- Energy consumption of the mobile app
- User interface designs using intense graphics or results in unnecessarily high database queries.
- The battery life can support the application to perform under projected load volumes.
- Low battery and high-performance demands
- How the app performs if in use when the battery is removed
- Battery and data usage leaks
- New features and updates are not introducing new battery and data usage
Usability Test Case For Mobile Application
- Buttons are a user-friendly size.
- The button’s location, style, etc., are consistent within the app.
- Icons are consistent within the application.
- Zoom-in and out facilities work as expected.
- The keyboard can be minimized and maximized easily.
- Going back, undoing an action, or touching the wrong item can easily be undone.
- Contextual menus are not overloaded.
- Verbiage is simple, clear, and easily visible.
- The end-user can easily find the help menu or user manual should they need it.
Compatibility Mobile Testing Test Cases
- Have you tested on the top mobile app testing devices and operating systems?
- How does the app work with varying parameters, such as bandwidth, operating speed, capacity, etc.?
- Does the app work properly with various mobile browsers like Chrome, Safari, Firefox, Microsoft Edge, etc.?
- Does the app’s user interface (UI) remain consistent, visible, and accessible on various screen sizes?
- Is the text readable for all users?
- Does the app work seamlessly across various configurations?
Security Mobile App Testing Scenarios
- Can the mobile app withstand any brute force attack to guess a person’s username, password, or credit card number?
- Does the app permit an attacker to access sensitive content or functionality without proper authentication?
- This includes making sure the communications with the backend are properly secured.
- Is there a strong password protection system within the mobile app?
- Verify dynamic dependencies.
- Measures are taken to prevent attackers from accessing these vulnerabilities.
- What steps have been taken to prevent SQL injection-related attacks?
- Identify and recover any unmanaged code scenarios.
- Ensure whether certificates are validated and if the app implements Certificate Pinning.
- Protect the application and the network from denial-of-service attacks.
- Analyze data storage and validation requirements.
- Create session management to prevent unauthorized users from accessing unsolicited information.
- Check if the cryptography code is broken and repair what’s found.
- Are business logic implementations secured and not vulnerable to any attack from outside?
- Analyze file system interactions, determine any vulnerabilities, and correct these problems.
- What protocols are in place should hackers attempt to reconfigure the default landing page?
- Protect against malicious client-side injections.
- Protect against malicious runtime injections.
- Investigate and prevent any malicious possibilities from file caching.
- Protect against insecure data storage in the app’s keyboard cache.
- Investigate and prevent any malicious deeds from cookies.
- To provide regular audits for data protection analysis.
- Investigate and prevent any malicious deeds from custom-created files.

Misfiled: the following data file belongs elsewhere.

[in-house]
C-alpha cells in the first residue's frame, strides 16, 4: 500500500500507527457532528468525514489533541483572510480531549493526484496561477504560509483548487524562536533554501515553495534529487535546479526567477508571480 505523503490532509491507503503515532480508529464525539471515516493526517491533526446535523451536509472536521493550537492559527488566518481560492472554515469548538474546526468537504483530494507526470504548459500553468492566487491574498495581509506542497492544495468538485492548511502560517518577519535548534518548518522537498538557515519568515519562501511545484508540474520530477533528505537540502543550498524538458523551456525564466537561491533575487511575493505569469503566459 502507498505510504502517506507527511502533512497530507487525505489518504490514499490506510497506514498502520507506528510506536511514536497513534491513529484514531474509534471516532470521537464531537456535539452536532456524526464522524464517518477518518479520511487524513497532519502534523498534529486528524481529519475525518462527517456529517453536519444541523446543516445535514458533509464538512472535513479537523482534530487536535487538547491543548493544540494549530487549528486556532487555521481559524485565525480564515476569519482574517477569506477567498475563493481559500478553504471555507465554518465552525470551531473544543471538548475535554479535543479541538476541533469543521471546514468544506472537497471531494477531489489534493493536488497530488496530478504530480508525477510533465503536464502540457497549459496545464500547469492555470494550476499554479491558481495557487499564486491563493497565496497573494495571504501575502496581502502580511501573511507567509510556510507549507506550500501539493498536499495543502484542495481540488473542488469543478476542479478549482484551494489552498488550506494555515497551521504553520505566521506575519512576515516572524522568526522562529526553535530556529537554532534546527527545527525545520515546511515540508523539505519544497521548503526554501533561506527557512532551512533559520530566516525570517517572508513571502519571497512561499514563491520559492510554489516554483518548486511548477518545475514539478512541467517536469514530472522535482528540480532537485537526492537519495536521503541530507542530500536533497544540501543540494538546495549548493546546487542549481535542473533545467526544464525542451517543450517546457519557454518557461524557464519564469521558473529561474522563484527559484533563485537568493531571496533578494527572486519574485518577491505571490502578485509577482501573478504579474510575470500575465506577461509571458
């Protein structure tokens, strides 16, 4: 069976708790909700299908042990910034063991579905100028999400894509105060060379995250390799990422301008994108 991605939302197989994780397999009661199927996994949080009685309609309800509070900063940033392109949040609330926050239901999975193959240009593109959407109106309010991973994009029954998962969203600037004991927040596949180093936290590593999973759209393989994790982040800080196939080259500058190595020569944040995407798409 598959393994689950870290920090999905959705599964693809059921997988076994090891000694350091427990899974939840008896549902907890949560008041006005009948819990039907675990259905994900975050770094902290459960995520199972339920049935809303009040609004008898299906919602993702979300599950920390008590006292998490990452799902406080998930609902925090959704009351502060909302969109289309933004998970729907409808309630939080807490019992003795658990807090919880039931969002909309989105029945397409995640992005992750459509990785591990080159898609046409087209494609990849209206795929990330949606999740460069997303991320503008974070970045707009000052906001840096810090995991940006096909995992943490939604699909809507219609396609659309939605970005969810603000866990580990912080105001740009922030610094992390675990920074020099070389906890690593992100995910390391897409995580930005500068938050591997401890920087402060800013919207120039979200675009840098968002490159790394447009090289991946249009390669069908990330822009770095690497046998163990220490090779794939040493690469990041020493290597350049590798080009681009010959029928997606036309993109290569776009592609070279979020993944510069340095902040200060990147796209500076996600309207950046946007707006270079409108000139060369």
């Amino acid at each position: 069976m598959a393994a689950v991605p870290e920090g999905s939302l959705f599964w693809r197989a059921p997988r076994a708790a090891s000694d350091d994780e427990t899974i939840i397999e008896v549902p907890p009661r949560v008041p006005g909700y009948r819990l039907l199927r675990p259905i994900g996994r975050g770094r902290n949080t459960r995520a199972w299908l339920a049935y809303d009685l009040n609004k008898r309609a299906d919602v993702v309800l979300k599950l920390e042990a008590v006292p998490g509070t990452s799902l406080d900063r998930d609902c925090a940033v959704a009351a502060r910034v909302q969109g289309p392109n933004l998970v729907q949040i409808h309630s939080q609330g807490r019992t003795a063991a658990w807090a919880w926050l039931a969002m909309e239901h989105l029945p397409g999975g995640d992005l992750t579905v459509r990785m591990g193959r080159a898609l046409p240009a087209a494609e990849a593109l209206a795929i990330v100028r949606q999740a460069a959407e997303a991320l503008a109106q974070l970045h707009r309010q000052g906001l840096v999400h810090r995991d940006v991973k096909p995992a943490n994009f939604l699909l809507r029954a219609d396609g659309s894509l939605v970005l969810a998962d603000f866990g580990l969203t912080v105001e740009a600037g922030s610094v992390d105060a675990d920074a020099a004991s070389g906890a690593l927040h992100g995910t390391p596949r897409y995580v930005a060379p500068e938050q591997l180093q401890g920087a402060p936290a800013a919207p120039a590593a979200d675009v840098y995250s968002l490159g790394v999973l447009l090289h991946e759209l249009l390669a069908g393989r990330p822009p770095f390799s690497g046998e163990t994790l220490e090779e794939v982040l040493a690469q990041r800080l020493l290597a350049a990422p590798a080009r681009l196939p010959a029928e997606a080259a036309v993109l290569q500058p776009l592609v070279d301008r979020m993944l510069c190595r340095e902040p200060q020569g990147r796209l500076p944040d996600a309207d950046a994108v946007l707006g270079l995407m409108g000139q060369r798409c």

- Prevent memory corruption cases.
- Analyze and prevent any vulnerabilities from different data streams.
Localization Mobile Testing Test Cases
- Localized content should be checked for accuracy. This should also include all validation or error messages that may arise.
- Language should be properly formatted. (ie. Arabic format of right to left, the Japanese writing style of LastName, FirstName, etc.)
- Terminology is consistent across UI.
- The time and date are properly formatted.
- Currency is the local equivalent.
- The colors are appropriate and convey the right message.
- Ensure license and rules obey target region laws and regulations.
- The text content layout is error-free.
- Hyperlinks and hotkey functionality work as expected.
- Entry fields support special characters and are validated as necessary (i.e., postal codes)
- Ensure the localized user interface has the same type of elements and numbers as the source product.
Recoverability Mobile Application Test Cases
- Does the app resume at the last operation in case of a hard reboot or system crash?
- What – if any – is causing crash recovery and transaction interruptions?
- How effective is the application recovery after an unexpected interruption or crash?
- How does the application handle a transaction during a power failure?
- What is the expected process for the app to recover data directly affected by a failed connection?
Regression Mobile Test Cases For Application
- Check any changes to existing functionality
- Check new changes implemented
- Check new features added
- Check for possible side effects after changes are launched
Conducting functional testing for mobile applications is the fundamental activity of assessing that every feature in the application is responsive and working as expected.
Questions that arise when stating Mobile Application Functional Testing would usually be:
- Can the target user perform this task?
- Are all the features working as expected?
- Are the features well integrated?
Since Functional Testing is based on requirements, test cases are designed for every feature and their integration. These test cases are expected to be run for each update release of the mobile application (Basic features can be automated to ease the job).